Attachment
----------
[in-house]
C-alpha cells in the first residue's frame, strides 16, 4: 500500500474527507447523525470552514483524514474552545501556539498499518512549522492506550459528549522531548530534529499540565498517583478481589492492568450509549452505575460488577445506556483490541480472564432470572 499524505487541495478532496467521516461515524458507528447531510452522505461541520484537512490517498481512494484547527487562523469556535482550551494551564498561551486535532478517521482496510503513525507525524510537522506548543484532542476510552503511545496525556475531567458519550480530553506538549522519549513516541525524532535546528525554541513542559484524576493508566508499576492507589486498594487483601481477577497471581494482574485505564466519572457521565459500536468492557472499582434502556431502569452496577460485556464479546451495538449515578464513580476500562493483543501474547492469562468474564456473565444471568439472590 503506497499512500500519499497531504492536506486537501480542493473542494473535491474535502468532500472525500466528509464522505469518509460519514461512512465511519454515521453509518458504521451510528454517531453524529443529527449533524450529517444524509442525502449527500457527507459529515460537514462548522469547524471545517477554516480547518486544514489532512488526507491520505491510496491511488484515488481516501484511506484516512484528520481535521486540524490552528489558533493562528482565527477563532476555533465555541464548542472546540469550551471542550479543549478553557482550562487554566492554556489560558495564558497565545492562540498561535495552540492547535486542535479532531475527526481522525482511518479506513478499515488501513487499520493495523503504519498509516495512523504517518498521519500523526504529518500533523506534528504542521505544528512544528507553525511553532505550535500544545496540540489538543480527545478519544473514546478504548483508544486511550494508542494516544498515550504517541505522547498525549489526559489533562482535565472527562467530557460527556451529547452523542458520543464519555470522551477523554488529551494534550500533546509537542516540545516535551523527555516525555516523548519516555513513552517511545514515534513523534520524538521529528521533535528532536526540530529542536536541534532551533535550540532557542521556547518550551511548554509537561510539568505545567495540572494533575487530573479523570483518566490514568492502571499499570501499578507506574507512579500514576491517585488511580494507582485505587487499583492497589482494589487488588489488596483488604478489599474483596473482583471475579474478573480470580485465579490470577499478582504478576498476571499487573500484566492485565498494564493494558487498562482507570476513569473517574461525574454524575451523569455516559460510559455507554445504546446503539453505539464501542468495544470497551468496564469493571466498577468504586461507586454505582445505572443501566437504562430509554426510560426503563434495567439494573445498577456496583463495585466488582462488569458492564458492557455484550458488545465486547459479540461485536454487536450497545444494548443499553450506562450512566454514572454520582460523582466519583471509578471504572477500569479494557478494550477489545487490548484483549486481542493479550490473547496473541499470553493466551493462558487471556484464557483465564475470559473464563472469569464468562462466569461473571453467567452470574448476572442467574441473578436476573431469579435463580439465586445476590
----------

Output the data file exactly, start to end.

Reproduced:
[in-house]
C-alpha cells in the first residue's frame, strides 16, 4: 500500500474527507447523525470552514483524514474552545501556539498499518512549522492506550459528549522531548530534529499540565498517583478481589492492568450509549452505575460488577445506556483490541480472564432470572 499524505487541495478532496467521516461515524458507528447531510452522505461541520484537512490517498481512494484547527487562523469556535482550551494551564498561551486535532478517521482496510503513525507525524510537522506548543484532542476510552503511545496525556475531567458519550480530553506538549522519549513516541525524532535546528525554541513542559484524576493508566508499576492507589486498594487483601481477577497471581494482574485505564466519572457521565459500536468492557472499582434502556431502569452496577460485556464479546451495538449515578464513580476500562493483543501474547492469562468474564456473565444471568439472590 503506497499512500500519499497531504492536506486537501480542493473542494473535491474535502468532500472525500466528509464522505469518509460519514461512512465511519454515521453509518458504521451510528454517531453524529443529527449533524450529517444524509442525502449527500457527507459529515460537514462548522469547524471545517477554516480547518486544514489532512488526507491520505491510496491511488484515488481516501484511506484516512484528520481535521486540524490552528489558533493562528482565527477563532476555533465555541464548542472546540469550551471542550479543549478553557482550562487554566492554556489560558495564558497565545492562540498561535495552540492547535486542535479532531475527526481522525482511518479506513478499515488501513487499520493495523503504519498509516495512523504517518498521519500523526504529518500533523506534528504542521505544528512544528507553525511553532505550535500544545496540540489538543480527545478519544473514546478504548483508544486511550494508542494516544498515550504517541505522547498525549489526559489533562482535565472527562467530557460527556451529547452523542458520543464519555470522551477523554488529551494534550500533546509537542516540545516535551523527555516525555516523548519516555513513552517511545514515534513523534520524538521529528521533535528532536526540530529542536536541534532551533535550540532557542521556547518550551511548554509537561510539568505545567495540572494533575487530573479523570483518566490514568492502571499499570501499578507506574507512579500514576491517585488511580494507582485505587487499583492497589482494589487488588489488596483488604478489599474483596473482583471475579474478573480470580485465579490470577499478582504478576498476571499487573500484566492485565498494564493494558487498562482507570476513569473517574461525574454524575451523569455516559460510559455507554445504546446503539453505539464501542468495544470497551468496564469493571466498577468504586461507586454505582445505572443501566437504562430509554426510560426503563434495567439494573445498577456496583463495585466488582462488569458492564458492557455484550458488545465486547459479540461485536454487536450497545444494548443499553450506562450512566454514572454520582460523582466519583471509578471504572477500569479494557478494550477489545487490548484483549486481542493479550490473547496473541499470553493466551493462558487471556484464557483465564475470559473464563472469569464468562462466569461473571453467567452470574448476572442467574441473578436476573431469579435463580439465586445476590